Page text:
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Wendell L. Willkie Campaign Buttons

 Collection — Multiple Containers
Identifier: 2009.08

Scope and Content Note

This collection includes approximately 180 campaign buttons, badges, and pendants from Wendell L. Willkie's failed 1940 presidential campaign with running mate Charles McNary. The materials were obtained from an exhibit that was dismantled.

The collection exhibits the tenacity in which Willkie and his suppporters opposed President Roosevelt's third term, referring to him as a tyrant and a self-imposed monarch. Others buttons attack Roosevelt's New Deal and his international policies.


  • 1940

Restrictions on Use

Items in this collection are protected by applicable copyright laws.

Biographical/Historical Note

Lewis Wendell Willkie was born in Elwood, Indiana, on February 18, 1892. Although he was born Lewis Wendell, he went by Wendell Lewis after a clerical error transposed his first and middle names upon enlisting in the army. In his early adult life, Willkie became a successful lawyer in both Indiana and Ohio. His political career began in 1932 when he sought the Democratic Party's presidential nomination. Willkie lost the nomination to Franklin Delano Roosevelt who went on to win the presidential election against the incumbent Herbert Hoover.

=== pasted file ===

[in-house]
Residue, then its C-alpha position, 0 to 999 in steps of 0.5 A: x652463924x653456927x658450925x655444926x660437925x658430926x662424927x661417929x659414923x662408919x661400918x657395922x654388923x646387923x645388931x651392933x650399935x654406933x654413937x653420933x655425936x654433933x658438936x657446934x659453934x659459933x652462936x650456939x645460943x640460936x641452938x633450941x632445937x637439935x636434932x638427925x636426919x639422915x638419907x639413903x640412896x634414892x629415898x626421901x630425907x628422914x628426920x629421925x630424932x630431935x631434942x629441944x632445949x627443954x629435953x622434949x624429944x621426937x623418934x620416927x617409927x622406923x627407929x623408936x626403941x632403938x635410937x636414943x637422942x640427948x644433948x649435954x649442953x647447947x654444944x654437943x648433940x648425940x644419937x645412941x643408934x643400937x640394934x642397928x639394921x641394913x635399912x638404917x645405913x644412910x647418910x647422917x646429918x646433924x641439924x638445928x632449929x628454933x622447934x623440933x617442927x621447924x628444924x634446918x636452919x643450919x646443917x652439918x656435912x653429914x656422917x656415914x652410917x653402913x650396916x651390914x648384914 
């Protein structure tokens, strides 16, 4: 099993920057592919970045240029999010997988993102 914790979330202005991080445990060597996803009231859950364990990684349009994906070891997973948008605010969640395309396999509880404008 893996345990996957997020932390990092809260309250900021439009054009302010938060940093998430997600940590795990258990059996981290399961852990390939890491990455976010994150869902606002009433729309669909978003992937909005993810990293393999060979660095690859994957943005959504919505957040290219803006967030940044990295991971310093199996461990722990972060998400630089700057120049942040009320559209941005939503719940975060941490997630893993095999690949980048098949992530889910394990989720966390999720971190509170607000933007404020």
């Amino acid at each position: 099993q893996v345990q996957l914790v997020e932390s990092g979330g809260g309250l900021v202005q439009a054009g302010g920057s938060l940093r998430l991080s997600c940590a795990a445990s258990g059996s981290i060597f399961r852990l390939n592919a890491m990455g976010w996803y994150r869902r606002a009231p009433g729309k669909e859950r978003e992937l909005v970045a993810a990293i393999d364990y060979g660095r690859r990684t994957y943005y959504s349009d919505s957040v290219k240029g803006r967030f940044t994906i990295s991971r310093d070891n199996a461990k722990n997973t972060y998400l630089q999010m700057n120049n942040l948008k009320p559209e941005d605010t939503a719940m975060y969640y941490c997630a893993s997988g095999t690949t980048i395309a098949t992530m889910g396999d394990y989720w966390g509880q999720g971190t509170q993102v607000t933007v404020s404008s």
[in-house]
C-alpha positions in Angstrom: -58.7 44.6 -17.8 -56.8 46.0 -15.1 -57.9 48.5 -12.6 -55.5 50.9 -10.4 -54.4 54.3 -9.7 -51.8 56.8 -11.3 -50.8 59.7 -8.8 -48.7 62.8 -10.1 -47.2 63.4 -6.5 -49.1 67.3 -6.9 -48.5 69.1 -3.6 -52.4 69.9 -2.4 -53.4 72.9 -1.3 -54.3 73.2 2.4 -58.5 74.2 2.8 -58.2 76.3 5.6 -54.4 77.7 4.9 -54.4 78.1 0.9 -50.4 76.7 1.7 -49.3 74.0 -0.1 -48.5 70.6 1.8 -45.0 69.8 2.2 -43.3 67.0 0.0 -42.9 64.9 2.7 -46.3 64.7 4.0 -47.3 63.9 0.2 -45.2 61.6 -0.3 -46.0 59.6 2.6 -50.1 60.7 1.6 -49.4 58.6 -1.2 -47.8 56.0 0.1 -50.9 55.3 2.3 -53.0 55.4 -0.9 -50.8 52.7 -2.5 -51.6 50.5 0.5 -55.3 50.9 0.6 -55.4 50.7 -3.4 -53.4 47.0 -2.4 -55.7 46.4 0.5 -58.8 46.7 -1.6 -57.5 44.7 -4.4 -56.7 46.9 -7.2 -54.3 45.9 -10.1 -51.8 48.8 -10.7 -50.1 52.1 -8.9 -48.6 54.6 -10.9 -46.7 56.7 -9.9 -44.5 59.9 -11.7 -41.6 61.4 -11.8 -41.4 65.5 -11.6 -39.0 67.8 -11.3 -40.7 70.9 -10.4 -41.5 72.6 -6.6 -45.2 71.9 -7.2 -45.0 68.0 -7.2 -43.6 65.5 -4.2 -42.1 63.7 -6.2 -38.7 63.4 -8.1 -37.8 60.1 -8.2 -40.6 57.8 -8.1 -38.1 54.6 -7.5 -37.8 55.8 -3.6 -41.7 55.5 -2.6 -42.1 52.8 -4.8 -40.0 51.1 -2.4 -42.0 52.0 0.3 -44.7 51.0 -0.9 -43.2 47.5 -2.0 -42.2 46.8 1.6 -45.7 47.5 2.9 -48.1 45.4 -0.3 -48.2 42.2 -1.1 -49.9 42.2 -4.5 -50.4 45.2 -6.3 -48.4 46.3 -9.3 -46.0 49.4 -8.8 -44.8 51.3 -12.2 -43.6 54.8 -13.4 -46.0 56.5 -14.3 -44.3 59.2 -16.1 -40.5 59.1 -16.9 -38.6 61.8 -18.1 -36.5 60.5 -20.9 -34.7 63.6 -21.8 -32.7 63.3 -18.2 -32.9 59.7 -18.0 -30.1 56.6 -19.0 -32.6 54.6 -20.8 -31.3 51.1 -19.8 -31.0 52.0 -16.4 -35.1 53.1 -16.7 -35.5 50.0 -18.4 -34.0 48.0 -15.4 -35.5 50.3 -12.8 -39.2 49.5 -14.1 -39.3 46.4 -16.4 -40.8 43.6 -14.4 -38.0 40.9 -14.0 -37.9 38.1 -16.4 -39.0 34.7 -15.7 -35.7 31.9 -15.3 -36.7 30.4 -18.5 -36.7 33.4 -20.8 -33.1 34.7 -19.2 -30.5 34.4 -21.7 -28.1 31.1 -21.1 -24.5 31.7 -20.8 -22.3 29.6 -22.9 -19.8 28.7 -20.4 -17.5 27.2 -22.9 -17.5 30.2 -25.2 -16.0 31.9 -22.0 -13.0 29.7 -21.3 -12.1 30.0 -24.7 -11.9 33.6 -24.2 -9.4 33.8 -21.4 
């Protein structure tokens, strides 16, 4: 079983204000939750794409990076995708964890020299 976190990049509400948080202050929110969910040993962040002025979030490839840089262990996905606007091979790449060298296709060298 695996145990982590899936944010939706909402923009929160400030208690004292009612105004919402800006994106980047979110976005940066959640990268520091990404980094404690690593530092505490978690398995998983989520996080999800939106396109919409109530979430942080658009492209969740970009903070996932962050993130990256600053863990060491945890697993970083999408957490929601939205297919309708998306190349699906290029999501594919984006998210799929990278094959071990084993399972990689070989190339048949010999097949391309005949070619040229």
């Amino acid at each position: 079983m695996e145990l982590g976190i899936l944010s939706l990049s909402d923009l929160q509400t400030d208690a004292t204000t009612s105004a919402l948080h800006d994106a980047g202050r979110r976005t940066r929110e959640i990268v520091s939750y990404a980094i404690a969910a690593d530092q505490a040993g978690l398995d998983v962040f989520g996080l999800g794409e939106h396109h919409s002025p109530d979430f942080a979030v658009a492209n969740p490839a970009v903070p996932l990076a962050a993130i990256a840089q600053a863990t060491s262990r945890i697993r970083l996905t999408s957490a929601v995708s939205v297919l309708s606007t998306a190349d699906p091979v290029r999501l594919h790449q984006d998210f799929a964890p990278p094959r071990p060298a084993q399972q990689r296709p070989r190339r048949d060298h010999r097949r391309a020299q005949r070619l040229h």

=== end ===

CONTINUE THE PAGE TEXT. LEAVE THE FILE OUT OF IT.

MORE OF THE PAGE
In 1933, Willkie was elected president of the Commonwealth and Southern Corporation, becoming a major opponent of President Roosevelt's Tennessee Valley Authority. Willkie believed that his own company and other private businesses would be wiped out by the federal government. In opposition to Roosevelt's New Deal, Willkie switched to the Republican Party in 1939, just in time to secure the Republican Party's nomination in 1940. In the presidential election, Roosevelt defeated Willkie by five million votes.

With World War II's outbreak, Willkie became a strong supporter of Roosevelt's wartime policies, traveling on numerous diplomatic missions to help build support for the war effort. Willkie went on to become close friends with Roosevelt and his wife. Despite their newfound friendship, Willkie did seek the Republican Party presidential nomination in 1944 to unseat Roosevelt, but the party's brokers objected to Willkie's earlier support for Roosevelt. The nomination went to Thomas Dewey.

After the 1944 nomination was announced, Willkie sought to form a new political party. Before this could happen, he suffered a heart attack while traveling from Indianapolis to New York City and died on October 8, 1944.


2.7 Linear Feet

Language of Materials


Andrea Weddle
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Describing Archives: A Content Standard
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Repository Details

Part of the Special Collections, Waters Library, Texas A&M University-Commerce Repository